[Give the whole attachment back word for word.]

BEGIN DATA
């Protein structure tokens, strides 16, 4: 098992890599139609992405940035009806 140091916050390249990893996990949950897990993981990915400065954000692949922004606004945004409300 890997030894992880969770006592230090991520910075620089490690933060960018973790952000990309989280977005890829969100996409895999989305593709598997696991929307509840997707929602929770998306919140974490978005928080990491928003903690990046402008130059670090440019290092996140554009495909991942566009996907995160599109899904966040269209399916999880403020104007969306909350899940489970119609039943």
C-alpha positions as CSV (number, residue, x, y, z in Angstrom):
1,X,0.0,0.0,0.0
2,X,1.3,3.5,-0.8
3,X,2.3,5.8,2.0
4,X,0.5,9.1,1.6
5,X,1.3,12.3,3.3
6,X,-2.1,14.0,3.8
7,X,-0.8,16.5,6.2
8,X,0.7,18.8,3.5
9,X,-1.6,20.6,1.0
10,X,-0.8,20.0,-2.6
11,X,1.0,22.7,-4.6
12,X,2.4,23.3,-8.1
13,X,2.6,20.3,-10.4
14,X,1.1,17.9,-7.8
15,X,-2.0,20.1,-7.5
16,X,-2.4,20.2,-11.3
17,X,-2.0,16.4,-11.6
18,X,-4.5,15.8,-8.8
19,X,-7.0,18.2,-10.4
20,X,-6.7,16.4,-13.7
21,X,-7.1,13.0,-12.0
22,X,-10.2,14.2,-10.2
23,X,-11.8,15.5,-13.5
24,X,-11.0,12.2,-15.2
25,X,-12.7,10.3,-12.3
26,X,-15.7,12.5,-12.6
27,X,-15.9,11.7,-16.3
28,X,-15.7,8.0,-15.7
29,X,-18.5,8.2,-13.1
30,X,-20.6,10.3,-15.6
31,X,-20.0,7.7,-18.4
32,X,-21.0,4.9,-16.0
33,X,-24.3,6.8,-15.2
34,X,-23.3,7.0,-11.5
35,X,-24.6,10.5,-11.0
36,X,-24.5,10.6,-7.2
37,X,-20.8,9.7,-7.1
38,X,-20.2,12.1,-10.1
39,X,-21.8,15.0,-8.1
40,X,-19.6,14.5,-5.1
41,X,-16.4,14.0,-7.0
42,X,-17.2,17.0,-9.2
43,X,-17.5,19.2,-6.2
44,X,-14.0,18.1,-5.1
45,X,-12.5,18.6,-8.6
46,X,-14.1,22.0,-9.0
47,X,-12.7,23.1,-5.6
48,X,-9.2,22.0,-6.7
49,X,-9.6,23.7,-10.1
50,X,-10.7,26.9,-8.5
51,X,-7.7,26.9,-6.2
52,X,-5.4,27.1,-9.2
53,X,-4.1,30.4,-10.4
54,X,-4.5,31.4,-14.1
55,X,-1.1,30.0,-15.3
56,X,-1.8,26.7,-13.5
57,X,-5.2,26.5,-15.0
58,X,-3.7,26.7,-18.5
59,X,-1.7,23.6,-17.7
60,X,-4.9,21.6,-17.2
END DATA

């Protein structure tokens, strides 16, 4: 098992890599139609992405940035009806 140091916050390249990893996990949950897990993981990915400065954000692949922004606004945004409300 890997030894992880969770006592230090991520910075620089490690933060960018973790952000990309989280977005890829969100996409895999989305593709598997696991929307509840997707929602929770998306919140974490978005928080990491928003903690990046402008130059670090440019290092996140554009495909991942566009996907995160599109899904966040269209399916999880403020104007969306909350899940489970119609039943």
C-alpha positions as CSV (number, residue, x, y, z in Angstrom):
1,X,0.0,0.0,0.0
2,X,1.3,3.5,-0.8
3,X,2.3,5.8,2.0
4,X,0.5,9.1,1.6
5,X,1.3,12.3,3.3
6,X,-2.1,14.0,3.8
7,X,-0.8,16.5,6.2
8,X,0.7,18.8,3.5
9,X,-1.6,20.6,1.0
10,X,-0.8,20.0,-2.6
11,X,1.0,22.7,-4.6
12,X,2.4,23.3,-8.1
13,X,2.6,20.3,-10.4
14,X,1.1,17.9,-7.8
15,X,-2.0,20.1,-7.5
16,X,-2.4,20.2,-11.3
17,X,-2.0,16.4,-11.6
18,X,-4.5,15.8,-8.8
19,X,-7.0,18.2,-10.4
20,X,-6.7,16.4,-13.7
21,X,-7.1,13.0,-12.0
22,X,-10.2,14.2,-10.2
23,X,-11.8,15.5,-13.5
24,X,-11.0,12.2,-15.2
25,X,-12.7,10.3,-12.3
26,X,-15.7,12.5,-12.6
27,X,-15.9,11.7,-16.3
28,X,-15.7,8.0,-15.7
29,X,-18.5,8.2,-13.1
30,X,-20.6,10.3,-15.6
31,X,-20.0,7.7,-18.4
32,X,-21.0,4.9,-16.0
33,X,-24.3,6.8,-15.2
34,X,-23.3,7.0,-11.5
35,X,-24.6,10.5,-11.0
36,X,-24.5,10.6,-7.2
37,X,-20.8,9.7,-7.1
38,X,-20.2,12.1,-10.1
39,X,-21.8,15.0,-8.1
40,X,-19.6,14.5,-5.1
41,X,-16.4,14.0,-7.0
42,X,-17.2,17.0,-9.2
43,X,-17.5,19.2,-6.2
44,X,-14.0,18.1,-5.1
45,X,-12.5,18.6,-8.6
46,X,-14.1,22.0,-9.0
47,X,-12.7,23.1,-5.6
48,X,-9.2,22.0,-6.7
49,X,-9.6,23.7,-10.1
50,X,-10.7,26.9,-8.5
51,X,-7.7,26.9,-6.2
52,X,-5.4,27.1,-9.2
53,X,-4.1,30.4,-10.4
54,X,-4.5,31.4,-14.1
55,X,-1.1,30.0,-15.3
56,X,-1.8,26.7,-13.5
57,X,-5.2,26.5,-15.0
58,X,-3.7,26.7,-18.5
59,X,-1.7,23.6,-17.7
60,X,-4.9,21.6,-17.2